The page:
At first glance, the new Specialized Stumpjumper looks pretty conservative. You won’t find any extreme geometry or glaring designs here. Nevertheless, on the trail the bike is a party machine – how can that be?

For an overview of the test fleet head to the group test: The best trail bike you can buy

Specialized S-Works Stumpjumper 29 | 150/140 mm (f/r) | 12.78 kg | € 8,999

For years, The Specialized Stumpjumper has been the benchmark to beat in the trail bike segment, and it’s already been revised several times. The latest version not only features revised and updated geometry but also – and this is the most striking feature – an asymmetrically designed front triangle. An additional brace between the top tube and the seat tube is intended to improve the stiffness of the frame. To make room for the brace, the shock had to be moved a little to the left. Specialized has also enlarged the SWAT box and created even more space for trail essentials. The S-Works Stumpjumper is equipped with lightweight Roval Traverse SL wheels, FOX Factory suspension with a 36 mm fork and a SRAM X01 drivetrain. Specialized has also specced a new 160 mm version of their Command Post dropper seatpost. Unfortunately, it often didn’t lock in the extended position during our review. Another feature typical for Specialized is the brilliant integration of the tool in the head tube of the S-Works model, always within reach with just a flick of the hand.

  One for all – the Stumpjumper really can do everything.

The Specialized S-Works Stumpjumper 29 in detail

Federgabel FOX 36 FLOAT Factory 150 mm
Schock FOX DPX2 Factory 140 mm
Brakes SRAM Guide RSC 200/180 mm
Drivetrain SRAM XX1 Eagle
Seatpost Specialized Command Post IRcc 160
Stem Syntace Megaforce 55 mm
Handlebar Specialized Trail Carbon 780 mm
Wheelset Roval Traverse SL
Tires Specialized Butcher/Purgatory
Weight 12.78 kg
Price € 8,999

Very quiet
You won’t find annoying rattling on the Stumpjumper. One reason for this is the specially developed chainstay guard.
Despite all our efforts, the new Specialized IRcc Command Post seatpost didn’t stay locked in the extended position – annoying.
The asymmetrically positioned shock looks amazing. It is hard to say whether the brace really makes a significant improvement to the stiffness. One thing’s for sure: the bike looks damn good!
Specialized has integrated the most important tools directly into the frame, stowing a mini tool in the head tube. There is also a chain breaker on the bike as well as space for a spare tube and a pump in the downtube.

GeometrY of the Specialized Stumpjumper

Size S M L XL
Seat tube 380 mm 410 mm 455 mm 505 mm
Top tube 572 mm 595 mm 628 mm 662 mm
Head tube 95 mm 95 mm 125 mm 140 mm
Head angle 66.5° 66.5° 66.5° 66.5°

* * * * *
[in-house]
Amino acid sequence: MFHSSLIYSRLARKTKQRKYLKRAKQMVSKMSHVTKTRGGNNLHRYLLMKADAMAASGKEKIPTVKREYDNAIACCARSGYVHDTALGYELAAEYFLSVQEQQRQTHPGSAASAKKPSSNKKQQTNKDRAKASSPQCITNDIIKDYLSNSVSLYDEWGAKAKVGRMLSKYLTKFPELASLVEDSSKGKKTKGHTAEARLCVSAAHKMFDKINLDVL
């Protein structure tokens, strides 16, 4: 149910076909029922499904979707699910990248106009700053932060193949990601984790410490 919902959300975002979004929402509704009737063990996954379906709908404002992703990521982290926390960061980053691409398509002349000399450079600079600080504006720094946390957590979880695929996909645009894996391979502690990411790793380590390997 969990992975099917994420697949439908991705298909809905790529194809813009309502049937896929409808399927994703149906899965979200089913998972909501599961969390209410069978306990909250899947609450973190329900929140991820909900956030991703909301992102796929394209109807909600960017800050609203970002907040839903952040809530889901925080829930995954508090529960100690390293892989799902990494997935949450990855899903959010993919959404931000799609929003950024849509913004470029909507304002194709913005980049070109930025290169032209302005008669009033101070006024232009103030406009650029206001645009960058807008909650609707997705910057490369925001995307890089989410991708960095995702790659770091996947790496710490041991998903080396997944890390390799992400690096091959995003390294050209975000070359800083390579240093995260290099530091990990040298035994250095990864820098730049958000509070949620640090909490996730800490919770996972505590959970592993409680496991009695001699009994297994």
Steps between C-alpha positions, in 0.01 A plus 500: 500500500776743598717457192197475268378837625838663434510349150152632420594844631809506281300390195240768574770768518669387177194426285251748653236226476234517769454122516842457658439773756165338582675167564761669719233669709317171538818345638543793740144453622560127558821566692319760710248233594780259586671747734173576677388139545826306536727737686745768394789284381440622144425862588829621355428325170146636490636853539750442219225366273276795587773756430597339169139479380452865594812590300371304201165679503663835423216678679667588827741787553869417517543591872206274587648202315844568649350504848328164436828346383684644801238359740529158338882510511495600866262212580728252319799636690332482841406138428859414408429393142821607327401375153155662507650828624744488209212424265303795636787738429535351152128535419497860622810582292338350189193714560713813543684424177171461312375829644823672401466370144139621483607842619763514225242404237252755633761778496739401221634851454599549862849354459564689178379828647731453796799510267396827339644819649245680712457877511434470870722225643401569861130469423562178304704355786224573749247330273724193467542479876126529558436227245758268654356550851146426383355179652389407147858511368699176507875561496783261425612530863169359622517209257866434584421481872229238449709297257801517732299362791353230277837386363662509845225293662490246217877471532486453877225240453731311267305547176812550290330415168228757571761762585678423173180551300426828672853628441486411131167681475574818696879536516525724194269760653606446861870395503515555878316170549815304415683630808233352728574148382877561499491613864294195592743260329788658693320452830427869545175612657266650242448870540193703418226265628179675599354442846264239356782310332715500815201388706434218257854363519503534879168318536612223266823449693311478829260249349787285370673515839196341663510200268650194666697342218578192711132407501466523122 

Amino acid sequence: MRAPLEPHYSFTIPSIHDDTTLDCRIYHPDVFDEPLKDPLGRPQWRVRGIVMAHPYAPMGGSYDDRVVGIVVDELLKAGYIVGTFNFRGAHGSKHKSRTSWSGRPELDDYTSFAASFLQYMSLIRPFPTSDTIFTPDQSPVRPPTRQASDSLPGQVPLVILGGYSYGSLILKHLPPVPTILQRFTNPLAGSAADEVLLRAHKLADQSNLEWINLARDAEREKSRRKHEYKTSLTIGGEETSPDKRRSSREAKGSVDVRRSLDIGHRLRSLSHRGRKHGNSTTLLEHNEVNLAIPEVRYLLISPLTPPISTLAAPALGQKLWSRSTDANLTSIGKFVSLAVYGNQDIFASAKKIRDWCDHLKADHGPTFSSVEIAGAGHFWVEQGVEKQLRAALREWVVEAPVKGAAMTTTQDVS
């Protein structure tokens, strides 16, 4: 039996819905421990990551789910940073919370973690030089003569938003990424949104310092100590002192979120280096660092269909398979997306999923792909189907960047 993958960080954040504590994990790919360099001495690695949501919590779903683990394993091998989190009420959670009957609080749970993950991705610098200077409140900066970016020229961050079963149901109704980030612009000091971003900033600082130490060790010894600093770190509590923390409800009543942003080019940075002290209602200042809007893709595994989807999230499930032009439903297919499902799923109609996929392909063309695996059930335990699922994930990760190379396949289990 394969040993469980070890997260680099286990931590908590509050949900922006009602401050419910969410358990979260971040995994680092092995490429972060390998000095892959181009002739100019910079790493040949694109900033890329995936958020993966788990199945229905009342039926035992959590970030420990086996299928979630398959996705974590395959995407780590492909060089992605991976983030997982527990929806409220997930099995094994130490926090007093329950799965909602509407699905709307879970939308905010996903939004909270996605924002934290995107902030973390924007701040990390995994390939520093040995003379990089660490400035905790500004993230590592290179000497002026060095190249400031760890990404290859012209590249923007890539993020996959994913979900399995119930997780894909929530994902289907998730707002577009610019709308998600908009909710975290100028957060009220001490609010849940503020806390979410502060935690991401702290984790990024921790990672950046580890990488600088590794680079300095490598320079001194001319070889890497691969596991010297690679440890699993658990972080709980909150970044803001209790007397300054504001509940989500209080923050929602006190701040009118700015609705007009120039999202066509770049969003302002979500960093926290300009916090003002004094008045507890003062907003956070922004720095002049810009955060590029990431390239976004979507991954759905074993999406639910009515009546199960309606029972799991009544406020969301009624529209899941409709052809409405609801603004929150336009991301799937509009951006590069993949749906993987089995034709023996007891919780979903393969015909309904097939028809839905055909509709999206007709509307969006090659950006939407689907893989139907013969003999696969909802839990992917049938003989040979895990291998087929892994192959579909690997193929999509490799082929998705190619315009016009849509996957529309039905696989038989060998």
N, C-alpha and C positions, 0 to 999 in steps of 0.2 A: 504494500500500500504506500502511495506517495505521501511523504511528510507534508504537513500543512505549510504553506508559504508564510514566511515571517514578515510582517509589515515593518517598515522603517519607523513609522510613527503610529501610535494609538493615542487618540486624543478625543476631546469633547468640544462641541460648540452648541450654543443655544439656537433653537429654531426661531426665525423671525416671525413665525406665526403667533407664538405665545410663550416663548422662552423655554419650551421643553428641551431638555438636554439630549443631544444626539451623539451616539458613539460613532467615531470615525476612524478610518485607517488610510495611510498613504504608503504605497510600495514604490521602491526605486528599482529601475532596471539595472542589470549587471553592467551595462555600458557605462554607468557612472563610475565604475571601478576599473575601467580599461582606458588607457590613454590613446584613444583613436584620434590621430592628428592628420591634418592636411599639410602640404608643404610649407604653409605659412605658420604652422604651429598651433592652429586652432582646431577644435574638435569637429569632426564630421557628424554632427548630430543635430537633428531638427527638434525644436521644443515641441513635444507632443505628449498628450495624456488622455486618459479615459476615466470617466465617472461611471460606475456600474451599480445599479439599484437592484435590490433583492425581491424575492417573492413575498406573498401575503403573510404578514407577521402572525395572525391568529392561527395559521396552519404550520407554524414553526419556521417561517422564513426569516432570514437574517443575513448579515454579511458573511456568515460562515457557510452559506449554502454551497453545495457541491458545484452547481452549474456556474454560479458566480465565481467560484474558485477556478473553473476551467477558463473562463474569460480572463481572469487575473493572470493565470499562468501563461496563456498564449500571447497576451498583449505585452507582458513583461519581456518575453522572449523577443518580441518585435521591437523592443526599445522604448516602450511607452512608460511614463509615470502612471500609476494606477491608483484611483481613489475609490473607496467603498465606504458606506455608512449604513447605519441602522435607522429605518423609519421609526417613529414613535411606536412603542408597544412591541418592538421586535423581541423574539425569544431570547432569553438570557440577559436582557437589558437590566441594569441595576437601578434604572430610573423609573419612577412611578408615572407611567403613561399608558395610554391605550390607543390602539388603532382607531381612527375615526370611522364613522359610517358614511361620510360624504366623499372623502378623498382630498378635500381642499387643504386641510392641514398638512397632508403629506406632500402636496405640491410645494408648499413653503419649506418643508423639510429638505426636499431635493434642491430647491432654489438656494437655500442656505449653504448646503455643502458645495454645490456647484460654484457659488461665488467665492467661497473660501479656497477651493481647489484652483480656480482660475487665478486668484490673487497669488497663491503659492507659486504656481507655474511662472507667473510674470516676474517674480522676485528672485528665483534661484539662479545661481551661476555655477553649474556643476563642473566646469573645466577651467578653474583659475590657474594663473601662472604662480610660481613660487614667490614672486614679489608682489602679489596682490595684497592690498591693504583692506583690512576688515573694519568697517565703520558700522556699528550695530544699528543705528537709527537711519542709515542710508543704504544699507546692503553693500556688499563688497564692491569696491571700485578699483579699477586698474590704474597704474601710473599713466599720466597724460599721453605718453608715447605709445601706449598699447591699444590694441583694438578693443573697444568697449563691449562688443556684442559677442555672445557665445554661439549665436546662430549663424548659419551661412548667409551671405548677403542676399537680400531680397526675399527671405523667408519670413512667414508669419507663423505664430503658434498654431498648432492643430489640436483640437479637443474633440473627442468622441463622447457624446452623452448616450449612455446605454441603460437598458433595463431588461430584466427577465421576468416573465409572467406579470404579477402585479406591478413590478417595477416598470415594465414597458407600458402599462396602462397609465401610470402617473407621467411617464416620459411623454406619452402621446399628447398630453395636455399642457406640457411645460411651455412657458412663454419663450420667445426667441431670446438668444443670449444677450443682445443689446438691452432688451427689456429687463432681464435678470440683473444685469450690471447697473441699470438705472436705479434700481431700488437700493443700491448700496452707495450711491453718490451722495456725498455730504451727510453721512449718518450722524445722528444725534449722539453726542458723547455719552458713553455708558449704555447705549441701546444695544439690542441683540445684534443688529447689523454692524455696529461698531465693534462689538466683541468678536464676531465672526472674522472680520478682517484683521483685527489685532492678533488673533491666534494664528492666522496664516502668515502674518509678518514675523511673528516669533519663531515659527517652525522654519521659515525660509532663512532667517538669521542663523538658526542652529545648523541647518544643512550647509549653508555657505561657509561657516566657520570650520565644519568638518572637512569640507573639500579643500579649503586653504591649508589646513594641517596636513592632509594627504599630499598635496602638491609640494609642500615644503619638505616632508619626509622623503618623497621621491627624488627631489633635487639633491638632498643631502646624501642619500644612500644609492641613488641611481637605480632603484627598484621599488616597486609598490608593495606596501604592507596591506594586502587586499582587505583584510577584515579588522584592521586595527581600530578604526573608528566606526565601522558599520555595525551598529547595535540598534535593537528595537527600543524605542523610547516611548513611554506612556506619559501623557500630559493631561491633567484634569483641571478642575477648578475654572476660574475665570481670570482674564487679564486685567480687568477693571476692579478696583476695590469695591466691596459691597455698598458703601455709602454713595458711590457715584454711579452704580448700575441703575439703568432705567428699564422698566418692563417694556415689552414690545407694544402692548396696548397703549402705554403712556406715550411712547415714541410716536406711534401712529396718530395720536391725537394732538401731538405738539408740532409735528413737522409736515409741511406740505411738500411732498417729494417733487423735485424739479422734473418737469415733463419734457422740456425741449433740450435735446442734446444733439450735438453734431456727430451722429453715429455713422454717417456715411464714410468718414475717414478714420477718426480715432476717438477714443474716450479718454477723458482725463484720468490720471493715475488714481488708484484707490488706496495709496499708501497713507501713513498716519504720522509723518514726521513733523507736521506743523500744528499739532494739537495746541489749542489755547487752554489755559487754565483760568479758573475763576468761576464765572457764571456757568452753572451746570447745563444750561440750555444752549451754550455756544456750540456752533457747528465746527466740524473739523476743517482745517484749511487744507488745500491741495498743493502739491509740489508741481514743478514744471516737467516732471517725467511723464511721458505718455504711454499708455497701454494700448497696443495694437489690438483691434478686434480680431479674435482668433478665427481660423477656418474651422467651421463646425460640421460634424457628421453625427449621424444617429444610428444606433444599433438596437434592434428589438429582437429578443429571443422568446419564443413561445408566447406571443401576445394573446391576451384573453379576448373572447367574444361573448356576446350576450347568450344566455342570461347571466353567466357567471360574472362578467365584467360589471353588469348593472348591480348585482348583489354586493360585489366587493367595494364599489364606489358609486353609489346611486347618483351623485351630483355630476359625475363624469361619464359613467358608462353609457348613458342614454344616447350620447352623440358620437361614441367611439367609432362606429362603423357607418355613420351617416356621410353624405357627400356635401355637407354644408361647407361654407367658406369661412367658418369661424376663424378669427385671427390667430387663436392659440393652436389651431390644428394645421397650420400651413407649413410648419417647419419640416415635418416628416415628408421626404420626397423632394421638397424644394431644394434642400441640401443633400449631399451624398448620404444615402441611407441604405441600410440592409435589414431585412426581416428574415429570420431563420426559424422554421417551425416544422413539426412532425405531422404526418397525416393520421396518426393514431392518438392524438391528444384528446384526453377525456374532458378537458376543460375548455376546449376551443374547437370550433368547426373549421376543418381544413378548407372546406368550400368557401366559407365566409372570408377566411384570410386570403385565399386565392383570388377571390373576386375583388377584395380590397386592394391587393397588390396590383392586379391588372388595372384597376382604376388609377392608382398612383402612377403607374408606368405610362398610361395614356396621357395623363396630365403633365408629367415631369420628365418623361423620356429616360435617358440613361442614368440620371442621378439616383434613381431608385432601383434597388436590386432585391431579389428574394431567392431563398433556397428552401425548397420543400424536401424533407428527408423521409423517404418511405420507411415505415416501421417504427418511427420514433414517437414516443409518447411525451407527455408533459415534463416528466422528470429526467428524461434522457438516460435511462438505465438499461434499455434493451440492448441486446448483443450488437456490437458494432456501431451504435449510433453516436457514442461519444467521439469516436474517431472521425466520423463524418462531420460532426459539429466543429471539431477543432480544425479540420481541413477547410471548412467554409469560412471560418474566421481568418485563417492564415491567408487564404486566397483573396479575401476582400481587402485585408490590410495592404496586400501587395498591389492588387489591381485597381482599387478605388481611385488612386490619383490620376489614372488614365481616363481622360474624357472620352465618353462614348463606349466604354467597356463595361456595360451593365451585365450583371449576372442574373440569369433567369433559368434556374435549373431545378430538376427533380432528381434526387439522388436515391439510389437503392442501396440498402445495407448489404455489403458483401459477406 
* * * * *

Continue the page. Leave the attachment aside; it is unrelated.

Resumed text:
Seat angle 74.8° 74.8° 74.8° 74.8°
Chainstay 437 mm 437 mm 437 mm 437 mm
BB Height 342 mm 342 mm 342 mm 342 mm
Wheelbase 1149 mm 1169 mm 1201 mm 1232 mm
Reach 405 mm 425 mm 445 mm 470 mm
Stack 614 mm 614 mm 641 mm 656 mm
Helmet Specialized Ambush | Shirt ION Traze_Amp | Short ION Traze_Amp | Shoes Specialized 2FO Cliplite

The Specialized S-Works Stumpjumper 29 on the trail

One of Specialized’s strengths is that you immediately feel right at home when you get on one of their bikes – as is also the case with the Stumpjumper. You’ve hardly got your feet on the pedals and already everything seems very familiar. The sitting position is slightly stretched and very comfortable. Riders with long legs should push the saddle forward to avoid sitting too far above the rear wheel. Getting going, the Stumpy quickly picks up speed, not least thanks to the light wheels. In technical terrain, the bike offers a lot of traction, but due to the low bottom bracket, you have to pay attention to the position of the pedals. On long forest-road climbs, it’s worth reaching for the climb switch on the shock – with this kind of riding the suspension tends to bob slightly. Overall, however, the Stumpjumper is a very efficient climber.

Tuning tip: more powerful brakes / more reliable dropper seatpost

Though the low bottom bracket sometimes gets annoying on the climb, it also helps with the Stumpy’s excellent handling on the descents. The rider’s position is nicely integrated between the big wheels, distributing your weight perfectly between the front and the back. This makes the Stumpy’s handling extremely agile and intuitive. Changing direction happens almost by itself and the faster you go from left to right, the more the Stumpjumper is in its element. The suspension very successfully combines sensitivity, traction and support, and due to the freedom of movement you’re given on the bike, it constantly invites you to play with the terrain. Super rough, high-speed blasts, however, are not what the Stumpy is made for, informing its rider early on when it’s time to get on the brakes and slow down.


The Specialized Stumpjumper is still a great definition of how a trail bike should ride. It climbs excellently and is a lot of fun on the descents. Small weaknesses in the spec and the somewhat nervous high-speed handling cost it the group test victory this time.


  • very balanced and fun handling
  • plush and lively rear end
  • SWAT stowage is simply ingenious


  • sitting position a little far to the rear on the climbs
  • brakes and seatpost
  • a little nervous at higher speeds





Value for money

More info at:

For an overview of the test fleet head to the group test: The best trail bike you can buy

All bikes in test: Canyon Spectral CF 9.0 LTD | Evil Offering X01 | Giant Trance Advanced Pro 29 | Ibis Ripmo | Pivot Mach 5.5 Pro XT | Propain Hugene Highend | Rocky Mountain Thunderbolt BC Edition | Santa Cruz Bronson CC X01+ | Scott Genius 900 Ultimate | Specialized S-Works Stumpjumper 29 | Transition Sentinel X01 | Trek Remedy 9.9 | YT Jeffsy 29 CF Pro Race

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